Mexican drug cartels move into human smuggling
San Francisco Chronicle Foreign Service
Monday, March 31, 2008
(03-31) 04:00 PDT Agua Prieta, Mexico — At the Center to Aid Migrants in Exodus shelter, would-be immigrants to the United States shared stories of violence at the hands of human smugglers working for drug cartels.
“You used to be able to walk across” the border, said Javier Corazon, 48, who says he lived in Tucson for decades before being deported two years ago. “Now you never know what's going to happen. They may leave you, beat you or worse.”
The 30 or so beds at the shelter in this small Mexican town near the Arizona border were filled mostly with Mexicans and a few Central Americans, some of whom remain determined to cross the border.
“The only thing they have to look forward to when dealing with the 'coyotes' is more abuse,” said Rosa Soto Moreno, a shelter volunteer.
Immigrants as commodities
As U.S. border security has tightened, Mexican drug cartels have moved in on coyotes, human smugglers who are paid to bring illegal immigrants into the United States. The traffickers now use their expertise in gathering intelligence on border patrols, logistics and communication devices to get around ever tighter controls. They are slowly gaining control of much of the illegal passage of immigrants from Mexico to the United States, U.S. border officials say.
“This used to be a family business. The coyote and the migrant were from the same town; they were connected,” said Carlos Vlez-Ibez, chair of the department of transborder Chicana/o and Latina/o studies at Arizona State University. “Now, because of the so-called security needs of the border, what's been created is this structure of smuggling in the hands of really nasty people who only treat the migrant as a commodity.”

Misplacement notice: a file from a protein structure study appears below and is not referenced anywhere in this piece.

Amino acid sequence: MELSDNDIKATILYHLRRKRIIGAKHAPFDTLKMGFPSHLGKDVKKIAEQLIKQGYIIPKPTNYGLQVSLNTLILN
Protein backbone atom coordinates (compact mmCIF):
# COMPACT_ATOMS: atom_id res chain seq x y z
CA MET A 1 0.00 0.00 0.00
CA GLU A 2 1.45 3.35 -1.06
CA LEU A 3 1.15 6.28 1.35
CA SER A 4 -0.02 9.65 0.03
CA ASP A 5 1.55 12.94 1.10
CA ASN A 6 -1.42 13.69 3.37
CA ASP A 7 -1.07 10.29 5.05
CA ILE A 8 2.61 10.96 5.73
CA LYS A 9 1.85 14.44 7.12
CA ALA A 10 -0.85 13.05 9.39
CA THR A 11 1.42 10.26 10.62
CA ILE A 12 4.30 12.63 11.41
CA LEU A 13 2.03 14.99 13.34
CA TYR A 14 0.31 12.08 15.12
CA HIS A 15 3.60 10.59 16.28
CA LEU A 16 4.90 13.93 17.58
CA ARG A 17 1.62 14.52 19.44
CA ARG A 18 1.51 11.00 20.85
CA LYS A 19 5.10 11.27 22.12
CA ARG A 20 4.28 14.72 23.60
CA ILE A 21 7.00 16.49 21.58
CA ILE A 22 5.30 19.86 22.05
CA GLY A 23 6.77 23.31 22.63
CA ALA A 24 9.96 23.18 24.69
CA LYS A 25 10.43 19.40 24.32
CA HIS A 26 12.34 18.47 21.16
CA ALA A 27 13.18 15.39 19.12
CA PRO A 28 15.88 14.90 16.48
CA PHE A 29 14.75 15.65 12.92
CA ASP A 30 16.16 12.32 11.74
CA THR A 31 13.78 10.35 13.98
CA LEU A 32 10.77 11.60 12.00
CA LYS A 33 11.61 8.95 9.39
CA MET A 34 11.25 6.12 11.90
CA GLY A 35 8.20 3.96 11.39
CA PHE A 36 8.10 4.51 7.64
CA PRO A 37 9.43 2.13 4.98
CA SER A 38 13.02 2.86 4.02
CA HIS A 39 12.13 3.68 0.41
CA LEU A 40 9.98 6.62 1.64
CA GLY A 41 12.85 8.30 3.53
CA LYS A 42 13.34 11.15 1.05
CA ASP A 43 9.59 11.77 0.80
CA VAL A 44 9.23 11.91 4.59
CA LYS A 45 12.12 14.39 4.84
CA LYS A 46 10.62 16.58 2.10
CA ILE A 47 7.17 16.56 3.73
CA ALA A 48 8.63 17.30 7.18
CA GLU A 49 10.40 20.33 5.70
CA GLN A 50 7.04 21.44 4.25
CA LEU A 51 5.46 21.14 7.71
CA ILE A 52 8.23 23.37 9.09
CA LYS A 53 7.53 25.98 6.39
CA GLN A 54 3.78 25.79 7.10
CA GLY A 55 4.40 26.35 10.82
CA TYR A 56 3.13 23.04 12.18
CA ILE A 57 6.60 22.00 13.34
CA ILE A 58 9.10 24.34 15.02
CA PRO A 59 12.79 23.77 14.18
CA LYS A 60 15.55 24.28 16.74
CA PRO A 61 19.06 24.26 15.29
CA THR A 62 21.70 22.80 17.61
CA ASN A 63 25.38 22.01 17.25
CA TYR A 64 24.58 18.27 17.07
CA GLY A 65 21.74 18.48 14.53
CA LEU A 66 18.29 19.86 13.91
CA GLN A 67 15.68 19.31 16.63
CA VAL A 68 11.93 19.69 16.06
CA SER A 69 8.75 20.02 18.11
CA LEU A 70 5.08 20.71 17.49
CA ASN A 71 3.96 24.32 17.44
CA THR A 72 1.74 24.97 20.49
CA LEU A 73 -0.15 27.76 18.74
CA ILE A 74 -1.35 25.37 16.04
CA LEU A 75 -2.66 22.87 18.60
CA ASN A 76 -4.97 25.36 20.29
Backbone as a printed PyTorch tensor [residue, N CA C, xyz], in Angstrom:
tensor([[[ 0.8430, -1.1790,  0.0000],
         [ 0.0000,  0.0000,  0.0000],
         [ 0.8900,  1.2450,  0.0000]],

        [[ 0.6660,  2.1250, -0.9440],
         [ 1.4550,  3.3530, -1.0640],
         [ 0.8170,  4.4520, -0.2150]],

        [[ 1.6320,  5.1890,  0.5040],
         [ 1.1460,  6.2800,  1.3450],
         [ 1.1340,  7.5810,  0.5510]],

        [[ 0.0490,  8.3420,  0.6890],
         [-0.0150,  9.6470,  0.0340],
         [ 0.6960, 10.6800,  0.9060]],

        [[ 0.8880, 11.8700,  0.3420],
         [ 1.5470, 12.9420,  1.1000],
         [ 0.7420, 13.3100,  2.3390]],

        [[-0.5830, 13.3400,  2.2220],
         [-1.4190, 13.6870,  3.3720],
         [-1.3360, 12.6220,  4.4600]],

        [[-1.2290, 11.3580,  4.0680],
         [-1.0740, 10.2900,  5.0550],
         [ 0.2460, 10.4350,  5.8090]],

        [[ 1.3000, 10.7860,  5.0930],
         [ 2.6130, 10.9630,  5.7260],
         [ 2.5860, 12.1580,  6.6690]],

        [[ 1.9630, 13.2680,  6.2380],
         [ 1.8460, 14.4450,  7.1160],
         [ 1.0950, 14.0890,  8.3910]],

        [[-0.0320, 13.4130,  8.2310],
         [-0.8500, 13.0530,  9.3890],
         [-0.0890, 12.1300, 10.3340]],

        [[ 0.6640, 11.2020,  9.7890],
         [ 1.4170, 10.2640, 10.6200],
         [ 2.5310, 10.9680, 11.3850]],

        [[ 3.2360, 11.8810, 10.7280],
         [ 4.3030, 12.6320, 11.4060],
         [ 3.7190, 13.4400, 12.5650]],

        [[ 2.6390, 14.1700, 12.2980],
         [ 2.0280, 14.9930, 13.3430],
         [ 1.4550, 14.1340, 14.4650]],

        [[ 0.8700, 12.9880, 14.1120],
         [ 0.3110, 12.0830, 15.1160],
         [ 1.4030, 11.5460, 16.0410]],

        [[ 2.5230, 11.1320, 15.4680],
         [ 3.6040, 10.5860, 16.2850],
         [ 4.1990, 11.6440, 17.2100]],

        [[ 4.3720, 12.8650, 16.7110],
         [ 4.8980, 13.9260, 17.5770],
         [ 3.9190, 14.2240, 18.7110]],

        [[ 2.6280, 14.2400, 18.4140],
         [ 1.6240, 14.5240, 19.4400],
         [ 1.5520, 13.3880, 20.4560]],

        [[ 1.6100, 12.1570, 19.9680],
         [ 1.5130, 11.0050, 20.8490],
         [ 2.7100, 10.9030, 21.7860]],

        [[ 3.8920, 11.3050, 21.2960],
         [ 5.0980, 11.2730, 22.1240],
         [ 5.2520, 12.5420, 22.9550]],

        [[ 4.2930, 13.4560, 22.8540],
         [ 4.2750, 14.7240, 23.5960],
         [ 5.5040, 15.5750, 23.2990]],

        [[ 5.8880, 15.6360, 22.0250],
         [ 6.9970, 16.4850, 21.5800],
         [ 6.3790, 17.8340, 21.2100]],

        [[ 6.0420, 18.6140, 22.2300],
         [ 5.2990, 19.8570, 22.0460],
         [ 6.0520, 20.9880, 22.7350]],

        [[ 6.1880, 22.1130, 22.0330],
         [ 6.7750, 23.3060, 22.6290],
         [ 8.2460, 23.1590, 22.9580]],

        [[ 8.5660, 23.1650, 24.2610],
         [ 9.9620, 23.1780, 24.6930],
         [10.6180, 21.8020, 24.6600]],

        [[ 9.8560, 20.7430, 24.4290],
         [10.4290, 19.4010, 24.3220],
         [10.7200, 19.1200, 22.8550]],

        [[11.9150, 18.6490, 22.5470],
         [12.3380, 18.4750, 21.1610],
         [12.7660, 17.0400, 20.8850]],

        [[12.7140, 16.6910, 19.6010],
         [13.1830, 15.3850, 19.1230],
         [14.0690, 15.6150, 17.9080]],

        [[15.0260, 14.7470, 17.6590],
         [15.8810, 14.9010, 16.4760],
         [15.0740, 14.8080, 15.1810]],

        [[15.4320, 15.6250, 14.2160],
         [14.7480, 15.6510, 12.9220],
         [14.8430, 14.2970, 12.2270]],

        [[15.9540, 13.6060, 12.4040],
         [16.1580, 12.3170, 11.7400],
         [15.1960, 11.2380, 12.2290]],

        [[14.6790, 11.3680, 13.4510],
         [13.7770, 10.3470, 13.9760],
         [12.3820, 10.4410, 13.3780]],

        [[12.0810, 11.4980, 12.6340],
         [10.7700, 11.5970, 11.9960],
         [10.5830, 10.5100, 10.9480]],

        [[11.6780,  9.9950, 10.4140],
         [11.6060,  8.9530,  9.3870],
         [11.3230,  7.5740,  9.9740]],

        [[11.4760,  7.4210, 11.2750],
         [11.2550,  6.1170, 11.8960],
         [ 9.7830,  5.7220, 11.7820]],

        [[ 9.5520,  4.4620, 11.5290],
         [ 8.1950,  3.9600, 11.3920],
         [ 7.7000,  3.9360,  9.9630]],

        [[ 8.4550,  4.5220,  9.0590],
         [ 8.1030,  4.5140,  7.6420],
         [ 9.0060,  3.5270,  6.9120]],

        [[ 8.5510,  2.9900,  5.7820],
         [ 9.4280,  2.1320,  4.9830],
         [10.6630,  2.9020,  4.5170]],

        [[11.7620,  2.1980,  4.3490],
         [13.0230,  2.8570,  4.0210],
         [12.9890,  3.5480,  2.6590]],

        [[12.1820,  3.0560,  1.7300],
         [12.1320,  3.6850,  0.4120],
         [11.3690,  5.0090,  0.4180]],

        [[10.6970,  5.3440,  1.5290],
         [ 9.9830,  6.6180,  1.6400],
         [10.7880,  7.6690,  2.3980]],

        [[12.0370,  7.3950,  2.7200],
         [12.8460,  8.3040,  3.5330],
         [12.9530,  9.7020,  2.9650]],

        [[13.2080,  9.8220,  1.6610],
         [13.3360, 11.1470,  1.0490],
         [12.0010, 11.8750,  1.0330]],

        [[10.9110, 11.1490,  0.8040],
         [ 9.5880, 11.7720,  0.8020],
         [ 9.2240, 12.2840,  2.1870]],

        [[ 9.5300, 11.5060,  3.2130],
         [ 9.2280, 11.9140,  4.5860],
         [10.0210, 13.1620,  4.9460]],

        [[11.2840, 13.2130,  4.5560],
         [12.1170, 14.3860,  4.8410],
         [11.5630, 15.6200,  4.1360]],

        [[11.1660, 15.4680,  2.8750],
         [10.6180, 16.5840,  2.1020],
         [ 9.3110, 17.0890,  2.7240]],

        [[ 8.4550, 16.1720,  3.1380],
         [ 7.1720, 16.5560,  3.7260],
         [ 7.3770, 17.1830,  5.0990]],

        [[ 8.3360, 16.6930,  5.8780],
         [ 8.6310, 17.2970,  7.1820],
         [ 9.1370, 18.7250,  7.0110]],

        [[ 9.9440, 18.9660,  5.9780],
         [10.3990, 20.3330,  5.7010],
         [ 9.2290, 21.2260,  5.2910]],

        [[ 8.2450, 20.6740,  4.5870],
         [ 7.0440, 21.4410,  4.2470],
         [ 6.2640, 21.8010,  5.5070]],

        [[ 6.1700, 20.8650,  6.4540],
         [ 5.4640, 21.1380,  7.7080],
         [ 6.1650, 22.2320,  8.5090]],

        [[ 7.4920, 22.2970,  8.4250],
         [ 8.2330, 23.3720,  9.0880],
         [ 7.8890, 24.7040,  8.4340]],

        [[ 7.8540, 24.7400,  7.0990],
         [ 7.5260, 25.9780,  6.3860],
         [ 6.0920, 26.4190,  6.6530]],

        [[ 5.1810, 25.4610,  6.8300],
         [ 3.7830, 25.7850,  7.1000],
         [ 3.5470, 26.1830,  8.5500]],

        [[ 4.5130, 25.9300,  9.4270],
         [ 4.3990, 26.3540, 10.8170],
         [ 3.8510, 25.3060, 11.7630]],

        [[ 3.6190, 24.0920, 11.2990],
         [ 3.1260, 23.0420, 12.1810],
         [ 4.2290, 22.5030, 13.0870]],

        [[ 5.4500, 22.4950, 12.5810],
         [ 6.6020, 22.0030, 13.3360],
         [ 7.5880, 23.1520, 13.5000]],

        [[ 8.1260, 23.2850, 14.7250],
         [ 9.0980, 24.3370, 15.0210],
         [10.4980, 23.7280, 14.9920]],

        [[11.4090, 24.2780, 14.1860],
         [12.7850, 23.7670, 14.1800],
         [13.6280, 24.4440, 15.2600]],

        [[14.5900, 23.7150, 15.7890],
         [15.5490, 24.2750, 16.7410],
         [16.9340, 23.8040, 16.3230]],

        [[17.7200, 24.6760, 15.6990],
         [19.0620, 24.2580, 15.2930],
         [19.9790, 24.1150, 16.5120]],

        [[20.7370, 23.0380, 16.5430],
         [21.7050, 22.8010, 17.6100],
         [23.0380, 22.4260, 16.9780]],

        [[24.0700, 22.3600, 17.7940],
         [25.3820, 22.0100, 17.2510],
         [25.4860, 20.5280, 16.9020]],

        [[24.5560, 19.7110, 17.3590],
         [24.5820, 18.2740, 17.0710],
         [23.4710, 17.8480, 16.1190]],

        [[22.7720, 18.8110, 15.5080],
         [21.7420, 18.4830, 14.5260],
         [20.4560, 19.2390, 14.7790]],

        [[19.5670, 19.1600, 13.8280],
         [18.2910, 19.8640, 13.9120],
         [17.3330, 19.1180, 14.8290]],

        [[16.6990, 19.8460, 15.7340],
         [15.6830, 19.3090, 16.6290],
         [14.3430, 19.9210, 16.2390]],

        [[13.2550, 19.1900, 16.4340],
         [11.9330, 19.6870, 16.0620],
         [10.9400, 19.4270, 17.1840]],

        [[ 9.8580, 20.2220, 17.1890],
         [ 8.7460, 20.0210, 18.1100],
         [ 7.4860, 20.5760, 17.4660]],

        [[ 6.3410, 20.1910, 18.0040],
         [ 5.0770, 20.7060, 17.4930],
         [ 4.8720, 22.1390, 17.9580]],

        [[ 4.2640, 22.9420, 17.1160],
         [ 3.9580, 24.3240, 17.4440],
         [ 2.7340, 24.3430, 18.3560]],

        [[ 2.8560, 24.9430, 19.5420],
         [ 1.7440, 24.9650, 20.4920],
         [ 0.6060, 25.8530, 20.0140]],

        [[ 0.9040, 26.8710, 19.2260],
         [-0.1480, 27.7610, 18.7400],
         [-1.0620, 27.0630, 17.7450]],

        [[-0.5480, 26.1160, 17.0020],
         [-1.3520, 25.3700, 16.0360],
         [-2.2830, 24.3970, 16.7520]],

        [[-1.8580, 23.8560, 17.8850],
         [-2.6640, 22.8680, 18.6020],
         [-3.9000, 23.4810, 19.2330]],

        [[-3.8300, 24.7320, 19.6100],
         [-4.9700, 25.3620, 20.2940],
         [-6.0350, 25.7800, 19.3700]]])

U.S. Border Patrol spokesman Special Agent Joe Romero and other law enforcement officials say the Mexican drug cartels have even merged human smuggling with drug trafficking, forcing immigrants to act as “mules” in transporting drugs as the price of passage.
“The drug cartels have determined this is big business,” Romero said as he overlooked a narrow strip of desert between El Paso, Texas, and the nearby Mexican city of Ciudad Jurez. Drug cartels “control these corridors. Just like we're watching them here, they're watching us. … It used to be, 'Get across the fence and run.' Now it's a lot more organized.”
Moreover, crimes committed by drug gangs that have become common in Mexico are now crossing the border, police officials say. Phoenix Police Cmdr. Joe Klima notes that 350 kidnappings were recorded in the city last year, a crime he describes as previously nonexistent.
Another cartel novelty is the numbers of “drop houses” – homes on the U.S. side where illegal immigrants take refuge after crossing the border. Last year, Phoenix authorities discovered a record amount – 163 such sites – according to Alonzo Pea, special agent-in-charge of the Phoenix Office of Investigations for Immigration and Customs Enforcement.
Not surprisingly, Arizona police say there have been numerous reports of violence committed at drop houses, usually when immigrants fail to pay the entire fee. Pea says many typically pay half in Mexico and half after they cross the border.